Twin Peaks is back with more garmonbozia and unexpected tie-ins than Nadine Hurley could imagine. But once upon a time, the show's visionary creator, David Lynch, appeared on talk shows, begging for people to watch it—and for ABC to change its time slot so people could even tune in.

In a February 27, 1991 interview with David Letterman, Lynch appeared on a rival network (it was The Late Show with David Letterman on NBC) to take his case to the public. At this point, Twin Peaks had been shuttled around a few time slots: It premiered on a Sunday night, then moved to Thursday nights until the first season finale, which was on a Wednesday night. Then, the second season premiered on a Sunday, but then the show aired on Saturday nights.

On the show, Lynch said, "Those popularity polls, we've been decreasing in them steadily. There may be lots of reasons, but it doesn't make any difference. Now we're sort of in trouble. We think that we have a good show and we can do well on a weeknight because we feel very strongly that people who like Twin Peaks are party people... They are not home on Saturday night. They don't want to be home on Saturday night. To have the show on then would be wrong."

"You know, the truth of it is if you stop and think about it seems like it might be the kind of show that would know, kind of have a limited run. And then would become a classic forever," Letterman pointed out.

"That's okay, too. If it has to end, you know, that's alright but if it doesn't have to end that's even better," Lynch said. Then he he asked fans to write to then-ABC President Bob Iger and asked to give Iger's NYC office address. Letterman happily agreed, "I love annoying these network weasels."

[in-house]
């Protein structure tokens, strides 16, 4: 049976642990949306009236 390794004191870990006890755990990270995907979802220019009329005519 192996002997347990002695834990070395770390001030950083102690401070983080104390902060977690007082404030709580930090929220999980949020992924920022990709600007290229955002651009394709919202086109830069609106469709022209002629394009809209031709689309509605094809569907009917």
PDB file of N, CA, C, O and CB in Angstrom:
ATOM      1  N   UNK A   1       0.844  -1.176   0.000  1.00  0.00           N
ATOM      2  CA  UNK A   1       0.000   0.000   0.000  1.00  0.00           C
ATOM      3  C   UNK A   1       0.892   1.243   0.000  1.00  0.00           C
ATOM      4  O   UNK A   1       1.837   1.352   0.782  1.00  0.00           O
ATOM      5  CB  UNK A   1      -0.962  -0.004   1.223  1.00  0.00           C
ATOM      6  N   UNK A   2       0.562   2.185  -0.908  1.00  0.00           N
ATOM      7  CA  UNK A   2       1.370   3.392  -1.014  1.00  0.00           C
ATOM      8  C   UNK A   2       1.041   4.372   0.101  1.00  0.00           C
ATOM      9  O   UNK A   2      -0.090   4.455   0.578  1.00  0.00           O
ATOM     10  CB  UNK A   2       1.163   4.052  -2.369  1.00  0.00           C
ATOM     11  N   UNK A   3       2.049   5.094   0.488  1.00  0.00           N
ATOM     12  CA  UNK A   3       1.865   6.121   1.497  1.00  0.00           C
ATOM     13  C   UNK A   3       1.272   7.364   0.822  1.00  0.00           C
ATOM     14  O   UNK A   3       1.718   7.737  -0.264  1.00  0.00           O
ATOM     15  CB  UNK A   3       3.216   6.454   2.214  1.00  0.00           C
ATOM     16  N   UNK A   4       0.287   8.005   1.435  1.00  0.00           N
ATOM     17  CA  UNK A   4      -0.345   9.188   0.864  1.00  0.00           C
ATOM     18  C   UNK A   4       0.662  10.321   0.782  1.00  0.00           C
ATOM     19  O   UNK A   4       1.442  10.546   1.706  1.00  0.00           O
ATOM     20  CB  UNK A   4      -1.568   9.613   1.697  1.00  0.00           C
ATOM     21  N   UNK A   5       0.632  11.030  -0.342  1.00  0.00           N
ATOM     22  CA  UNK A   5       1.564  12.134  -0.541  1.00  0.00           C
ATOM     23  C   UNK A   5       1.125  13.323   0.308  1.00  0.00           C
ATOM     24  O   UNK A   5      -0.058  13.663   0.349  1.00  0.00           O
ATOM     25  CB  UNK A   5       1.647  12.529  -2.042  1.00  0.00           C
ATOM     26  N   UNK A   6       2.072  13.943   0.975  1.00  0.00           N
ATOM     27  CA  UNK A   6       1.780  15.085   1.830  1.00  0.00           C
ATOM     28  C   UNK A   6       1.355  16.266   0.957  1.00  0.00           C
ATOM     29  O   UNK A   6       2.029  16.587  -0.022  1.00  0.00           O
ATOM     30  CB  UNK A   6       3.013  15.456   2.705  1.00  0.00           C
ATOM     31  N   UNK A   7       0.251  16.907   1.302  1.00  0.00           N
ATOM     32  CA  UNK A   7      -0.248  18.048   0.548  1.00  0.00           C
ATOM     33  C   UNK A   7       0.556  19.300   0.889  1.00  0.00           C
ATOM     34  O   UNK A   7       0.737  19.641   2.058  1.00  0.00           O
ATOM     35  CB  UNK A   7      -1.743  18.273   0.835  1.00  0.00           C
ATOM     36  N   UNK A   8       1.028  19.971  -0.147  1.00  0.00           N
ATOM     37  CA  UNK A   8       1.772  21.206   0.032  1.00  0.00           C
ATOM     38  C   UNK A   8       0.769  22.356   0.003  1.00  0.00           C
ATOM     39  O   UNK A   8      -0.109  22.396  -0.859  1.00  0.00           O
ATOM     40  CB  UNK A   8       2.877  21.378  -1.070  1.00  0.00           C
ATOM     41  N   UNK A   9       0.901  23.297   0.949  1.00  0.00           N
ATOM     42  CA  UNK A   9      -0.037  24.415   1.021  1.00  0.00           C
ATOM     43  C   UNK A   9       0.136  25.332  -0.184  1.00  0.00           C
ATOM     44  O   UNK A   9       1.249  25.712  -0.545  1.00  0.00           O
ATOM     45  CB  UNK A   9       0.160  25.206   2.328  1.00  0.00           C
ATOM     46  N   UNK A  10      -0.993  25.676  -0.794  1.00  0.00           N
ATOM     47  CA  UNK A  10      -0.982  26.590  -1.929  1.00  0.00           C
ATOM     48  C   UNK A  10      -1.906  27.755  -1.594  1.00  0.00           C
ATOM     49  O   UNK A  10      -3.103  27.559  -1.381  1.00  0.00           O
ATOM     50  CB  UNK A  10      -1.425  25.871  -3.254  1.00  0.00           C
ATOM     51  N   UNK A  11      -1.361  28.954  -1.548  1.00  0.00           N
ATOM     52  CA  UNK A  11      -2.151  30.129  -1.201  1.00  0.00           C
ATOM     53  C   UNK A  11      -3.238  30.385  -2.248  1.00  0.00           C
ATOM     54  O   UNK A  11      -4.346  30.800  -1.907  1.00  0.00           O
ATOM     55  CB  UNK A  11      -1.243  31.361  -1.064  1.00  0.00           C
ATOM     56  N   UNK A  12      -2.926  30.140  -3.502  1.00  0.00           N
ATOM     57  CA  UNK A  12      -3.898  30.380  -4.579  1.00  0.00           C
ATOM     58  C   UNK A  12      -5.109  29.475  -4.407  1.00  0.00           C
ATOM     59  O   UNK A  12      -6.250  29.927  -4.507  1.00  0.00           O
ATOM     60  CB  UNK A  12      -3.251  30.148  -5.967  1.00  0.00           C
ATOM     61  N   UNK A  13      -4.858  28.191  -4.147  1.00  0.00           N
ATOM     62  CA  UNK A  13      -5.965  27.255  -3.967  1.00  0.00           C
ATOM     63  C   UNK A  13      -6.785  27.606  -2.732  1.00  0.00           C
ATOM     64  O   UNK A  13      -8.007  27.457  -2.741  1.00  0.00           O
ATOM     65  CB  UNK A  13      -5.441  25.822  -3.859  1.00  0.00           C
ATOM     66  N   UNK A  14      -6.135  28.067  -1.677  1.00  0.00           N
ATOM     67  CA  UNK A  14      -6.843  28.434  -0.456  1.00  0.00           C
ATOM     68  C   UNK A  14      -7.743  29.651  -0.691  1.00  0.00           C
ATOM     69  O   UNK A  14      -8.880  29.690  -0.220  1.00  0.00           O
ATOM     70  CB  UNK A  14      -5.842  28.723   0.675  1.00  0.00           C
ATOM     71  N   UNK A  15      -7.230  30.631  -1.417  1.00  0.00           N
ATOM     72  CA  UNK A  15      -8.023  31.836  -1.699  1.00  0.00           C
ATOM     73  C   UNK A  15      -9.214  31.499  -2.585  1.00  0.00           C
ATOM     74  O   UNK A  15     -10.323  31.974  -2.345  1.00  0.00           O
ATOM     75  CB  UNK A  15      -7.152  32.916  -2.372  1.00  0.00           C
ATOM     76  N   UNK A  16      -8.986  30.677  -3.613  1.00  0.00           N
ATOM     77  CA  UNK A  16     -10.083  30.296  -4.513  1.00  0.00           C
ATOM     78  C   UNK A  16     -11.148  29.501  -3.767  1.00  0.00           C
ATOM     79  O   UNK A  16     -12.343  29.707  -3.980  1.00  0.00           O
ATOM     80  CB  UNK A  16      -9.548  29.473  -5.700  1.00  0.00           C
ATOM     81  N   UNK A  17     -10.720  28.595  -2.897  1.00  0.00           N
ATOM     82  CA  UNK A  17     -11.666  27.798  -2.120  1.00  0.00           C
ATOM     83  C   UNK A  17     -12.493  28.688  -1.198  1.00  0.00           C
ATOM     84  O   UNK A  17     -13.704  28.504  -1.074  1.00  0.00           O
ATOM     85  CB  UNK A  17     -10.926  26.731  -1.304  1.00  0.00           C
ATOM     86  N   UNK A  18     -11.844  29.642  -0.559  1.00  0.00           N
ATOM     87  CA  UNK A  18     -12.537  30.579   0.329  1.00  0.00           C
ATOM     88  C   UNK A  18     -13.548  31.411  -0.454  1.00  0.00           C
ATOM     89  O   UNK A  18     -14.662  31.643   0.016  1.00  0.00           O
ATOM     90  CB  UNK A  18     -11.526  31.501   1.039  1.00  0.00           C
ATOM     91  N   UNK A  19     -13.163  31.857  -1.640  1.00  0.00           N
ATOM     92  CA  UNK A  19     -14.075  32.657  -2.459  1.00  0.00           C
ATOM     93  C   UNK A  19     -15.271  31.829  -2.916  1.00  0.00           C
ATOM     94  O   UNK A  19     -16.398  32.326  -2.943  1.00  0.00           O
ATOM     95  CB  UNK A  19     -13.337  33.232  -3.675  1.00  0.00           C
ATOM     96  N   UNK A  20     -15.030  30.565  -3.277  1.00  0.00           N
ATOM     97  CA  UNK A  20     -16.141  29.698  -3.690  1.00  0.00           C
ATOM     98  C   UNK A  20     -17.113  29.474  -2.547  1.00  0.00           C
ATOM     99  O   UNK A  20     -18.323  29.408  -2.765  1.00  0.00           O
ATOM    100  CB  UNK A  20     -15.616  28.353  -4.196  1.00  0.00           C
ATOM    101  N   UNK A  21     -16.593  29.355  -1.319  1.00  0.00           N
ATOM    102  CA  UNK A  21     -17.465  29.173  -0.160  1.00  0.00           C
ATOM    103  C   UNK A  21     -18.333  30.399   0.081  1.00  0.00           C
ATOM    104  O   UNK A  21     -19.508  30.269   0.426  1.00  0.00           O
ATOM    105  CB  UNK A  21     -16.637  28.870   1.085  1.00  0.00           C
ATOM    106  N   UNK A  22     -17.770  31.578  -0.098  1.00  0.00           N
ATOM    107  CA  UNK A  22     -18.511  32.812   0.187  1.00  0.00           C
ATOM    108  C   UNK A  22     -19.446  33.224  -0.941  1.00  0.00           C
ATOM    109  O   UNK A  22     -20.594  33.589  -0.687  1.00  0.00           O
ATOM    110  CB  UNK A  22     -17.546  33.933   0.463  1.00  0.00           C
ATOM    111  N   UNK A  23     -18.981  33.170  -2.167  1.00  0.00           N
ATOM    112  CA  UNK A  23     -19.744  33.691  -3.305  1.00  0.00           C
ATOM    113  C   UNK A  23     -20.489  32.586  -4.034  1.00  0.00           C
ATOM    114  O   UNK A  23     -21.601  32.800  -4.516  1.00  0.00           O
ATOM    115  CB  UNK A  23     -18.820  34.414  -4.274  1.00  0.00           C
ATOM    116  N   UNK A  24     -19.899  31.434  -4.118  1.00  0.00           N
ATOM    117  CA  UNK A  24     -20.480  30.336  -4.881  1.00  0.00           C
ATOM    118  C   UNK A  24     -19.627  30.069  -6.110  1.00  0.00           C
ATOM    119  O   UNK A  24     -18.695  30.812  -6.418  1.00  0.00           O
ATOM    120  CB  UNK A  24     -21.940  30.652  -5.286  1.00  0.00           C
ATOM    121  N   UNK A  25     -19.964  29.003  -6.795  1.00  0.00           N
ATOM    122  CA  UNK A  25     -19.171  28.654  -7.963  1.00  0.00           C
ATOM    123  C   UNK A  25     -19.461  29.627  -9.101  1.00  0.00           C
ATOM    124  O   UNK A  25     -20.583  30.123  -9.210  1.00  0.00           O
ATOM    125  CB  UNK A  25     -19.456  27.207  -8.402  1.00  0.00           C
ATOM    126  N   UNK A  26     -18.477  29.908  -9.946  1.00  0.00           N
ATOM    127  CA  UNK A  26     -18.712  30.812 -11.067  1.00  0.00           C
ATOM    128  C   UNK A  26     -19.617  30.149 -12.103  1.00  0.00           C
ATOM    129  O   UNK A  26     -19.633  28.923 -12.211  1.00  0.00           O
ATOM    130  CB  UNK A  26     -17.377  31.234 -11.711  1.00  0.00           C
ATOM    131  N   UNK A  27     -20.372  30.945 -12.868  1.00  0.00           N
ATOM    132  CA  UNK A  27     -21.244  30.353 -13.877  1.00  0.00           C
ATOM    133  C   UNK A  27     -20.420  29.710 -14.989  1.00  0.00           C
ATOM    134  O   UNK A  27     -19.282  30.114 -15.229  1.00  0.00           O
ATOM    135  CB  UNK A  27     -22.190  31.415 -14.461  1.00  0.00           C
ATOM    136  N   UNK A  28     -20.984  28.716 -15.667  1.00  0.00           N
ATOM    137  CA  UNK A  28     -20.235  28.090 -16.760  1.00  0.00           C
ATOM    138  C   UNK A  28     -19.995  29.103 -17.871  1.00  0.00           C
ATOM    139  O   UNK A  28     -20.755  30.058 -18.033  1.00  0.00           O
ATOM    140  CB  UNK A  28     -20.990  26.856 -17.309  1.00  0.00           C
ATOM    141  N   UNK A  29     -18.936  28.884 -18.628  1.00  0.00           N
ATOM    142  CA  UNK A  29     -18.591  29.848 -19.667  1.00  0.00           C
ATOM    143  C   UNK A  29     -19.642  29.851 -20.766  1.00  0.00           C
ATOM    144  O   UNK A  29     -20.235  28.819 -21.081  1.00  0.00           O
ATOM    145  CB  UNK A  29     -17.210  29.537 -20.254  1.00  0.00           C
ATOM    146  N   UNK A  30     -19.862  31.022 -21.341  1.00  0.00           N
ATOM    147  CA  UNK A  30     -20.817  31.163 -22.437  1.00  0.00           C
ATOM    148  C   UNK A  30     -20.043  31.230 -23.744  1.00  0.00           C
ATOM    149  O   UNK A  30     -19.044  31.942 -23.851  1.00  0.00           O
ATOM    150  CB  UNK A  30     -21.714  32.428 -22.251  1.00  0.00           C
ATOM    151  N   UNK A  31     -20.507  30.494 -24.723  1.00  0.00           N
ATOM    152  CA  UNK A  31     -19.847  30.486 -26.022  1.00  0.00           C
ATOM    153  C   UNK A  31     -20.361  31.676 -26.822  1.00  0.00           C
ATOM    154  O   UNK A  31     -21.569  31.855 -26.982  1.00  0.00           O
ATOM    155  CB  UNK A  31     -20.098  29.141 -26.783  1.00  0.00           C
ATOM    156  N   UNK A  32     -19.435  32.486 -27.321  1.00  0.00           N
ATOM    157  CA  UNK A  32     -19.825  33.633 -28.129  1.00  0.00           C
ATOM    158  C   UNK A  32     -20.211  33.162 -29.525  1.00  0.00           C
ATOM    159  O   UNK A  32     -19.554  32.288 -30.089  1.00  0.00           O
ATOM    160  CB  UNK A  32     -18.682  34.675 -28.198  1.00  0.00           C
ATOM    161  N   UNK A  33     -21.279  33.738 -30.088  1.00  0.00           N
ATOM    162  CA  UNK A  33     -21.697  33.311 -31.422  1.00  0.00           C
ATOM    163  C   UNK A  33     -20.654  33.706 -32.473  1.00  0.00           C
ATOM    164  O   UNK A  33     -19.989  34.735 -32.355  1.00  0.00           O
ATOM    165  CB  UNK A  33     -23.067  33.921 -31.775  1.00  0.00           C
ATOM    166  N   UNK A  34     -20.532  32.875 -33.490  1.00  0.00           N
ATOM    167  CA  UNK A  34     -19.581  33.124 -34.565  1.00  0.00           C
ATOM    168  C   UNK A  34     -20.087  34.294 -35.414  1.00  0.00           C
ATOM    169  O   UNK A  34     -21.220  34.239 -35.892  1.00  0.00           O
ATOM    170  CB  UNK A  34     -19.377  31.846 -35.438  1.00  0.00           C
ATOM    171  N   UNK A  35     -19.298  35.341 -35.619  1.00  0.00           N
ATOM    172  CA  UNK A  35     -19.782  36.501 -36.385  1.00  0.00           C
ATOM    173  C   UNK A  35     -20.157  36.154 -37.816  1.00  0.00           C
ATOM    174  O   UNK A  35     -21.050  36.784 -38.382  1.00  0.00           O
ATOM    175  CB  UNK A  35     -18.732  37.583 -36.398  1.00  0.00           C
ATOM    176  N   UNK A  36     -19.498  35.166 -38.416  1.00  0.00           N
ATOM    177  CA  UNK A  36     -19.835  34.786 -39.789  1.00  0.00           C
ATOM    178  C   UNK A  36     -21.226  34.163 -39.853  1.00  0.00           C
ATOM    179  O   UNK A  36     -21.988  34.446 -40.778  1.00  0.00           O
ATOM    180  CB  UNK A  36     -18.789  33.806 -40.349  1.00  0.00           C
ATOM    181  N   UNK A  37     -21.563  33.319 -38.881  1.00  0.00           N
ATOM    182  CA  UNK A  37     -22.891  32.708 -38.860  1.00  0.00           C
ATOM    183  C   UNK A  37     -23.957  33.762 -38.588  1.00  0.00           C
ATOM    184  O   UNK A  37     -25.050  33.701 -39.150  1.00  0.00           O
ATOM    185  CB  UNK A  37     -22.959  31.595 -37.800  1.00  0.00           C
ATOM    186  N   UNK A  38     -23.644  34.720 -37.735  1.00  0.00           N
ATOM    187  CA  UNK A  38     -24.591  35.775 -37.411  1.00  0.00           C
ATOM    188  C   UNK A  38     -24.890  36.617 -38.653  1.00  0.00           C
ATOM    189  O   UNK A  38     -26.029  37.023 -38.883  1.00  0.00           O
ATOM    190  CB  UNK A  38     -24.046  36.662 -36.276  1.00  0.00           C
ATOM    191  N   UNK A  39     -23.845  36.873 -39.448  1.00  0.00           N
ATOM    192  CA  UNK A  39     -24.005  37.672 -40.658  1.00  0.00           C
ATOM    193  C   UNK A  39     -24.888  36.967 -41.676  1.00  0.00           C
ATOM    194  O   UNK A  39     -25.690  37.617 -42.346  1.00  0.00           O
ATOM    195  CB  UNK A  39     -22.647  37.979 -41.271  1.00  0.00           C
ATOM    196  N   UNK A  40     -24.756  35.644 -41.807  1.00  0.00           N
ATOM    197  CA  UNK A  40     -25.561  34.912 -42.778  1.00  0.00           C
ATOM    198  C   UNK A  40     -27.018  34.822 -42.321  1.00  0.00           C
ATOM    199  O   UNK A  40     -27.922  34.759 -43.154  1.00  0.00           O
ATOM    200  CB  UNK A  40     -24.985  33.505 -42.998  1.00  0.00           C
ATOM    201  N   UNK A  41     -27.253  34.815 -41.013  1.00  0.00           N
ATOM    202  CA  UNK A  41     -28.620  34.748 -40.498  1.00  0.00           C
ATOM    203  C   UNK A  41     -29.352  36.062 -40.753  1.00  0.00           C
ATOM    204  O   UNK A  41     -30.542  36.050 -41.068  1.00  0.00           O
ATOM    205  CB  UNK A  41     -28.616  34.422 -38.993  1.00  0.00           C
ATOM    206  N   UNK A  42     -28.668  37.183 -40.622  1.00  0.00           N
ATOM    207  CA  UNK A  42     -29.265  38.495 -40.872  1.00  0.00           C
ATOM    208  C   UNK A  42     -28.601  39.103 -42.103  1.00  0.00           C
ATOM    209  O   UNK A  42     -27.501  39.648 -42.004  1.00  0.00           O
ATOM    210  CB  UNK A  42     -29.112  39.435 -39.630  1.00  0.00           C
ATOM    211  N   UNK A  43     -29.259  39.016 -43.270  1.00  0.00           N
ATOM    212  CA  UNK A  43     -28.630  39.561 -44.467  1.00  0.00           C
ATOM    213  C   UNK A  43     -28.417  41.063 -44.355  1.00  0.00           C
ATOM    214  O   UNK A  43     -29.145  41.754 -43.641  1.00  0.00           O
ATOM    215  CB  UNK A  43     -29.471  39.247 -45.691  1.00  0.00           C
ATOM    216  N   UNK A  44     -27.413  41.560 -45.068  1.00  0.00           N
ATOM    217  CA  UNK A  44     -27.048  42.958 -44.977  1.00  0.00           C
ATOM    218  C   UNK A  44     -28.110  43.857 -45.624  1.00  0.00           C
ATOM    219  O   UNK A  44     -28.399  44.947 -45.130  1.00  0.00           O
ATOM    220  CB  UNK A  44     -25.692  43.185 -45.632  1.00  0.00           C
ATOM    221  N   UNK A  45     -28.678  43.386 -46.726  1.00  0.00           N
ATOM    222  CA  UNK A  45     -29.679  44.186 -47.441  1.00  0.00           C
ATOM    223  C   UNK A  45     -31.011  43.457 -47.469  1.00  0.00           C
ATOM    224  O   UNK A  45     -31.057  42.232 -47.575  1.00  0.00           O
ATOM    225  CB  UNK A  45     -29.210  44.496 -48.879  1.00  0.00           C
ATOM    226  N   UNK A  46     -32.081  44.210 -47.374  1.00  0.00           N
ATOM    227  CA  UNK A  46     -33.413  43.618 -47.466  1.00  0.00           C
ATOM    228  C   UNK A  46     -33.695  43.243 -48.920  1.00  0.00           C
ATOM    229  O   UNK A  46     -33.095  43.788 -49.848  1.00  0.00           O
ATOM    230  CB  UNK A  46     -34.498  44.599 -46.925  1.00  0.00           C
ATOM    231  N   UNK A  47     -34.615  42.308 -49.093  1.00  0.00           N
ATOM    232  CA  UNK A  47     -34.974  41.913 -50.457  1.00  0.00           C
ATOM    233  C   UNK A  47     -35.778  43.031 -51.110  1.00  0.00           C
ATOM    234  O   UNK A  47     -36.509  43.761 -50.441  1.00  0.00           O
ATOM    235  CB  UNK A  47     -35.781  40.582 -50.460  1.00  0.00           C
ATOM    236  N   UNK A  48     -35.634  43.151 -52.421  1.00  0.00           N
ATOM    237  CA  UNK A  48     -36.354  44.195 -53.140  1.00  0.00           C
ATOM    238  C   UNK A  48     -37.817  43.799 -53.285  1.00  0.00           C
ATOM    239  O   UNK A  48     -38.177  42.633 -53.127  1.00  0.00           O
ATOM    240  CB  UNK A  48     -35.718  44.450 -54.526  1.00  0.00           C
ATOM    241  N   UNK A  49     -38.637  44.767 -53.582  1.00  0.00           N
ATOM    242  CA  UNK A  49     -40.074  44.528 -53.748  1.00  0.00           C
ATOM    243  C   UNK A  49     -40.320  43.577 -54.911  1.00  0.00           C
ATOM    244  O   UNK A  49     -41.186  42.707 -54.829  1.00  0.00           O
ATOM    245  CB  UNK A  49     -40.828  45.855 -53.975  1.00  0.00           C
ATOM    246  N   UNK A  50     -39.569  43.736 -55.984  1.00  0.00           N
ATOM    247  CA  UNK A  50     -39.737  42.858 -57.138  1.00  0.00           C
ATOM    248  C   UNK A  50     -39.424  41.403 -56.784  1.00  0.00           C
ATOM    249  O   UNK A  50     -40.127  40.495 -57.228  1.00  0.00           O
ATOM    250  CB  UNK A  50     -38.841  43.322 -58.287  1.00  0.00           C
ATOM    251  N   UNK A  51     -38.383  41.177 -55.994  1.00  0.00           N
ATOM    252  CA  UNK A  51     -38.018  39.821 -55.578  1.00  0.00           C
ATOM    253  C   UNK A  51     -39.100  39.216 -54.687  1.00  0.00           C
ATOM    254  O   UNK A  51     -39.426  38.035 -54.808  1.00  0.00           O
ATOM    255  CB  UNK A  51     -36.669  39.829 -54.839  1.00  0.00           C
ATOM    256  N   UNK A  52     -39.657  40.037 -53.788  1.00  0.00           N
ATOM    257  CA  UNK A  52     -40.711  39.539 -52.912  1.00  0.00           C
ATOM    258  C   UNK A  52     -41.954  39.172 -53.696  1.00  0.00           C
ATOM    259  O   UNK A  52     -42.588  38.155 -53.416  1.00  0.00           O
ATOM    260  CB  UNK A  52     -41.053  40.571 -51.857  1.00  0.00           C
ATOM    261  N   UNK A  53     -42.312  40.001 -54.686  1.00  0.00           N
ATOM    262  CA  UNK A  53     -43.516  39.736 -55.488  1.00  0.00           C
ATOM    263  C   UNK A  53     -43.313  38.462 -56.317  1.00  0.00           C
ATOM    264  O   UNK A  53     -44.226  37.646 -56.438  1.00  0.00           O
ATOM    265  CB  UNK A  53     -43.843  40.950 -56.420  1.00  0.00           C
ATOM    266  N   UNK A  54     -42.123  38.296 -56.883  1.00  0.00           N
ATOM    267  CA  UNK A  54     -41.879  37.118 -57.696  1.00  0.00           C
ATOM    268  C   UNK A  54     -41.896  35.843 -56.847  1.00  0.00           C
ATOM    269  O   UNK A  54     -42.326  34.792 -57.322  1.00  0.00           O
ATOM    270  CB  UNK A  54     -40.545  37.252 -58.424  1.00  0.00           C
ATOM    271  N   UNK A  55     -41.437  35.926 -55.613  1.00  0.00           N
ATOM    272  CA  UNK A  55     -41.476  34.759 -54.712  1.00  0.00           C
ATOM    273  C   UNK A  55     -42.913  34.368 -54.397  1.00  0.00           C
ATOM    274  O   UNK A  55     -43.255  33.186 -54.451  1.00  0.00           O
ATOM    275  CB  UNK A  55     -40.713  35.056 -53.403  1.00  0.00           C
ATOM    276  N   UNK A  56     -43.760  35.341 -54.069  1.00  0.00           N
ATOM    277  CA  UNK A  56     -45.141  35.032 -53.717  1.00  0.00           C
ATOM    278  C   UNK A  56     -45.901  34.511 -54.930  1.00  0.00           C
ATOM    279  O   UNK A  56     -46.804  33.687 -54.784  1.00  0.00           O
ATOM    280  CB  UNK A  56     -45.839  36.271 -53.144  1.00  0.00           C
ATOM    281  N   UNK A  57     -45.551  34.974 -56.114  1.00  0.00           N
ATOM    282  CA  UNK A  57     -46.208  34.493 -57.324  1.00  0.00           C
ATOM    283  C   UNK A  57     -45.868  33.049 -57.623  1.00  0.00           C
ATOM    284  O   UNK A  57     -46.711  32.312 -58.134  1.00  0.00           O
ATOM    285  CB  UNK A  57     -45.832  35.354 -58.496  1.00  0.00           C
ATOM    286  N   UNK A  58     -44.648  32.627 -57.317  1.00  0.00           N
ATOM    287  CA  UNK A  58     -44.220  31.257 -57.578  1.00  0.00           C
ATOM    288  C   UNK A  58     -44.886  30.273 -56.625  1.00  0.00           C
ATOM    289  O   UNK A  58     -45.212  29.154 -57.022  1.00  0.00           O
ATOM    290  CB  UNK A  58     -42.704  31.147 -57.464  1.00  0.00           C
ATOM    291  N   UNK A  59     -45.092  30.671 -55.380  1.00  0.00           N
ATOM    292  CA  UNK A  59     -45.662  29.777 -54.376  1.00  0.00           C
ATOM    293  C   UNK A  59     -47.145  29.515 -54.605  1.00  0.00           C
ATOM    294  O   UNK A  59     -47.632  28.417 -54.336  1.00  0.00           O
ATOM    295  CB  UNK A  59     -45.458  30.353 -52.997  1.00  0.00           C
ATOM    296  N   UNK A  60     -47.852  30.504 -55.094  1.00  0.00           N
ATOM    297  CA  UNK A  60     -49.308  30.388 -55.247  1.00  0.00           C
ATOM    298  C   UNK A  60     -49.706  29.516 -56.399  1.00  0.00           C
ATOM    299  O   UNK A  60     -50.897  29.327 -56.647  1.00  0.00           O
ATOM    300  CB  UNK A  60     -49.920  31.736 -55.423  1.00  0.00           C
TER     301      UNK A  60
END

[Disclosure: I actually wrote a letter to Bob Iger after reading this. I also turned my freshman year of high school locker into a Twin Peaks shrine and begged my family to visit Seattle and then take a road trip to Snoqualmie Falls. ]

It's possible that Twin Peaks: The Return is as narrow a cult hit as the original, given the low ratings (but really, who cares). So let's just enjoy trying to decipher the puzzles and apparitions (seriously, what was the creepy thing in the jail cell a few down from Hastings?). Also, when Lynch met Elisabeth Moss and Jon Hamm at the Cologne Film Festival in 2010, he kept calling them "Peggy" and "Don':

We would all watch a Lynch-written-and-directed episode of Mad Men, right?

Elisabeth Moss, David Lynch and Jon Hamm at the Cologne Film Festival in 2010 (Getty Images)